JD: I had known them for years before we made a cd together and did shows together. It felt like being amongst brothers, being in the same tribe.

HH: Lustmord?

JD: I have admired Brian William’s work since before I joined Swans. I was actually nervous to meet him because to me he is legendary. He is a genius. He recently did some work for Puscifer (another project of Maynard’s) and used my voice. Would love to work with him again.

HH: Blixa Bargeld?

JD: The MASTER. A consummate artist. Honored to have known him since 1984 when I met him on the Swans European tour. He did a brilliant performance for “Feral” on The Men Album. I asked him to be the voice of “madness” and what he did is chilling and inspired.

HH: Backworld?

JD: Joe Budenholzer and I lived in the same neighborhood in New York and became friends. Working with him was always joyous. He is a visionary.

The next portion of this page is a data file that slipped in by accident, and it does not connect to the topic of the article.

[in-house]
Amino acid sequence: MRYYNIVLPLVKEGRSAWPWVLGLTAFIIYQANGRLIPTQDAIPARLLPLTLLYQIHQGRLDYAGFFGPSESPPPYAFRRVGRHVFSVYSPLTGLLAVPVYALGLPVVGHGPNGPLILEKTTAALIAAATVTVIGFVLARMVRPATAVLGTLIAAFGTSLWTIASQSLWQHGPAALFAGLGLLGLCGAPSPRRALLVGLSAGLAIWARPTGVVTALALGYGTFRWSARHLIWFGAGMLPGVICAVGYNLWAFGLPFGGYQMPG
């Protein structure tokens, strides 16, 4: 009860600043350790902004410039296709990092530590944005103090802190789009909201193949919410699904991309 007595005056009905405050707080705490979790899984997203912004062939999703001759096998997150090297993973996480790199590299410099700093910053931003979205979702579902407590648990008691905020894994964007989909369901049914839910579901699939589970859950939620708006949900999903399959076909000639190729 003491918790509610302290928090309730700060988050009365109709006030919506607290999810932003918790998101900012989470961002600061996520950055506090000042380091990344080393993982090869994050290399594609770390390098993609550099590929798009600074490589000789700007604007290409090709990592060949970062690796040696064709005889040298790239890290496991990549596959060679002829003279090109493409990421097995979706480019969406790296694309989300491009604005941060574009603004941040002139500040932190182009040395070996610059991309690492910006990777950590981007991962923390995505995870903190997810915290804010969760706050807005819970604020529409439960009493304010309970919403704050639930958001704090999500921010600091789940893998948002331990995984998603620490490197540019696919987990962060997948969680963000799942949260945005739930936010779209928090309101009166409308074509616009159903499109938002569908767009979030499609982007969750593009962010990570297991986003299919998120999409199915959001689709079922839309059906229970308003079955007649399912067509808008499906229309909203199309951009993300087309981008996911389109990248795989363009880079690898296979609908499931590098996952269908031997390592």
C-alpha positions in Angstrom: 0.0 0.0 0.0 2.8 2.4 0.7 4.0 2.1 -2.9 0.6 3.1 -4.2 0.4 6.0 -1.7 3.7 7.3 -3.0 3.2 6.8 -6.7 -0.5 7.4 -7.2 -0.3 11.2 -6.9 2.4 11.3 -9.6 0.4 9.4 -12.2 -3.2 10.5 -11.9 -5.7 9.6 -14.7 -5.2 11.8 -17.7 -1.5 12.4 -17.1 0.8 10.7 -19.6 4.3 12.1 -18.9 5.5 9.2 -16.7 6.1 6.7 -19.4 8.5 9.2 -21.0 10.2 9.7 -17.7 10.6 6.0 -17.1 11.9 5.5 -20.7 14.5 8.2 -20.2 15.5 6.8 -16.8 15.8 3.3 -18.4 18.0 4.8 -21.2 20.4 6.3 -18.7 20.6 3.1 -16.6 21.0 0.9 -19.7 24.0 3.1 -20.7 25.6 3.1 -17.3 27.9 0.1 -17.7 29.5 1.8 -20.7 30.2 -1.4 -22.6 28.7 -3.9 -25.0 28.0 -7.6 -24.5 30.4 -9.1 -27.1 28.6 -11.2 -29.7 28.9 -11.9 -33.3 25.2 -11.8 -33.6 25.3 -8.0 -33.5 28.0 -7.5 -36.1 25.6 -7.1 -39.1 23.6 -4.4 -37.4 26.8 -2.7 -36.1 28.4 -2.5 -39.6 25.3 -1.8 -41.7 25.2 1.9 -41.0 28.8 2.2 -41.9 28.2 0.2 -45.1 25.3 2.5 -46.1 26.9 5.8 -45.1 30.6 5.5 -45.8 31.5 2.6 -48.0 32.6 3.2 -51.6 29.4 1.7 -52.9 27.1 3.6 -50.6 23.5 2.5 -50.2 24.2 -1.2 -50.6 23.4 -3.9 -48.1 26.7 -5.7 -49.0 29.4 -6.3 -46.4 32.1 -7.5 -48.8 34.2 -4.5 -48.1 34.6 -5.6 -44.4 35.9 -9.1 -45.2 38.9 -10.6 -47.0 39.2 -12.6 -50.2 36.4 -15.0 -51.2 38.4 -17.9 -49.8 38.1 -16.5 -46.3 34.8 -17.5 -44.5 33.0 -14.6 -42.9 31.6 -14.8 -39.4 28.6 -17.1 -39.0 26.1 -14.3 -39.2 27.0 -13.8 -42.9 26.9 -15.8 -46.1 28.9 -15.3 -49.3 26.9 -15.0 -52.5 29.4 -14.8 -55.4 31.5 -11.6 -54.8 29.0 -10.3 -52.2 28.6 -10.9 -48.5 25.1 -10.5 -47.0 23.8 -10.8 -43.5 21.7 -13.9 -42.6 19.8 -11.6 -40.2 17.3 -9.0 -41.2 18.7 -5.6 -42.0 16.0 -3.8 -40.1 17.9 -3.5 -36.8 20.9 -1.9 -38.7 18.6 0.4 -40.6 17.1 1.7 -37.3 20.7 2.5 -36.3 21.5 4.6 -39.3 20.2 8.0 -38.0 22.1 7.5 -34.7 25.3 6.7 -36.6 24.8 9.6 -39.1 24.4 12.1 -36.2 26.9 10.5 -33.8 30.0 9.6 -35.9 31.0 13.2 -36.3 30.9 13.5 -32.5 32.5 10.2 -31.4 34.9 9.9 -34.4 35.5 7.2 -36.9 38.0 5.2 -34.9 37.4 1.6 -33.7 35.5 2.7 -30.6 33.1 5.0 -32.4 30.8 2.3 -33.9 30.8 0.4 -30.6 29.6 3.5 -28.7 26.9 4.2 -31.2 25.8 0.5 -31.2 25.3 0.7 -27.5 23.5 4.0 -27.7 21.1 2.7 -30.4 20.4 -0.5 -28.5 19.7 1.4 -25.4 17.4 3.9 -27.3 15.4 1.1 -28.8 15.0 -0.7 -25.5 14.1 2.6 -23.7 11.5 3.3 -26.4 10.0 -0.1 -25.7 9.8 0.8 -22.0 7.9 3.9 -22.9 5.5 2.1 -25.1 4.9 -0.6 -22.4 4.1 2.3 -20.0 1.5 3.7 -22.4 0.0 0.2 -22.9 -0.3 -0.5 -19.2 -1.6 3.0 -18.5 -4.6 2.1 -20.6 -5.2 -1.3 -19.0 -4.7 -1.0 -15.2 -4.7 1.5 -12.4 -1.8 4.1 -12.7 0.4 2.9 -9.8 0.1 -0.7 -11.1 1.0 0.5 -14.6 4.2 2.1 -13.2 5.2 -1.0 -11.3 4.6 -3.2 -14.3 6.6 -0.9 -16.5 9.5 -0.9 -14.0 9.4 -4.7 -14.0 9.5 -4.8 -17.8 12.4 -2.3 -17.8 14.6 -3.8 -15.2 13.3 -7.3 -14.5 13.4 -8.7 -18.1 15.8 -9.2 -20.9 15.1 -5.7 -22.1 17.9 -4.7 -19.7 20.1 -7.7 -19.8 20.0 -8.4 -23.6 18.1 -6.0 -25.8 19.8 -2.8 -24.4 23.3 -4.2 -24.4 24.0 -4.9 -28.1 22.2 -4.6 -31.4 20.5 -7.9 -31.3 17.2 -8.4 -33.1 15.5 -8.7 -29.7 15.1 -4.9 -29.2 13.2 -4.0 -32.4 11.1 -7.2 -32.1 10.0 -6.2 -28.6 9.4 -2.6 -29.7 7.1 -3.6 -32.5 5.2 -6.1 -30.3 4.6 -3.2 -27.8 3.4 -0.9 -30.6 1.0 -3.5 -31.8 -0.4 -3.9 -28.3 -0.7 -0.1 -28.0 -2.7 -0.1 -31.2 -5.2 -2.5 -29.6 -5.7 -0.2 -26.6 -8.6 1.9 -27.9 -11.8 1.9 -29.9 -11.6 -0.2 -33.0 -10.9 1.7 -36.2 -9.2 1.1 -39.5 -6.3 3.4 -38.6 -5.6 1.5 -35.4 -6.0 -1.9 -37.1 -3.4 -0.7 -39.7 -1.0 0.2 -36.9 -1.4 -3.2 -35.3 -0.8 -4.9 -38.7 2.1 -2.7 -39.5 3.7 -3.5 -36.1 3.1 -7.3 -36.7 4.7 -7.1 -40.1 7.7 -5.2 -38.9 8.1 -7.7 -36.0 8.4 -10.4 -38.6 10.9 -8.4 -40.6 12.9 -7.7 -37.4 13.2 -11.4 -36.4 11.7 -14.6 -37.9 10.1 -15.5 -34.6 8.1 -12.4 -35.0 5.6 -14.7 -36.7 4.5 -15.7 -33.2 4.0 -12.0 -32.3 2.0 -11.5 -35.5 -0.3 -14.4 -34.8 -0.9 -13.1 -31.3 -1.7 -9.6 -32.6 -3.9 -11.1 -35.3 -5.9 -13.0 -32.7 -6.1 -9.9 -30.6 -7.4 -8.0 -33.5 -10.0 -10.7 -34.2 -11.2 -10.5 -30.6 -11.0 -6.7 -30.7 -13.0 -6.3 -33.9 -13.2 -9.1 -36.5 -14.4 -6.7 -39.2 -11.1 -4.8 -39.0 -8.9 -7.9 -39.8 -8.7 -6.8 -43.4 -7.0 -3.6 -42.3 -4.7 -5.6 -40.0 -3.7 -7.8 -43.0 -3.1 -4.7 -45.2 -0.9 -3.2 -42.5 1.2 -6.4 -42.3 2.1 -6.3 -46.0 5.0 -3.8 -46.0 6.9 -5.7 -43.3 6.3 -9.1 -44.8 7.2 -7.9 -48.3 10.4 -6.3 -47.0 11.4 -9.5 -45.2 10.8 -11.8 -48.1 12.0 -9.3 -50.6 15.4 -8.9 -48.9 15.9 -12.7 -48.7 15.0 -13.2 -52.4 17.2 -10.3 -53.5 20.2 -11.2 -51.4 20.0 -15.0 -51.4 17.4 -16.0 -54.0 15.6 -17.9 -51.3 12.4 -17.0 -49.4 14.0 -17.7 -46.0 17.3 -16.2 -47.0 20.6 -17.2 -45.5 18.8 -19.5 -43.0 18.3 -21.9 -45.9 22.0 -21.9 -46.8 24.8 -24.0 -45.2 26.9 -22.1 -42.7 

HH: Your upcoming album features contributions from ex-Pantera singer Phil Anselmo, and Attila Csihar, probably best known for his work with Mayhem. Does this mean the album will have a metal sound or influence? How did your collaboration with Phil come about?

JD: It isn’t metal. My work will always be “Jarboe” and that means no category or style other than the worlds I create in my head. They were chosen because the quality of their voices for the specific songs was perfect. I love hearing what another singer does with my work. It brings me great joy. To collaborate is to trust and to let go of ego and control. I have always gone into it with this ideal and I have never been disappointed. Philip was familiar with my work. He told me he had my work in his iPod! We had long talks about music and Louisiana. My family is from there and so is he and he also lives there now.

HH: How do you think your material has developed since the beginning of your solo material. Is there a pattern to the development?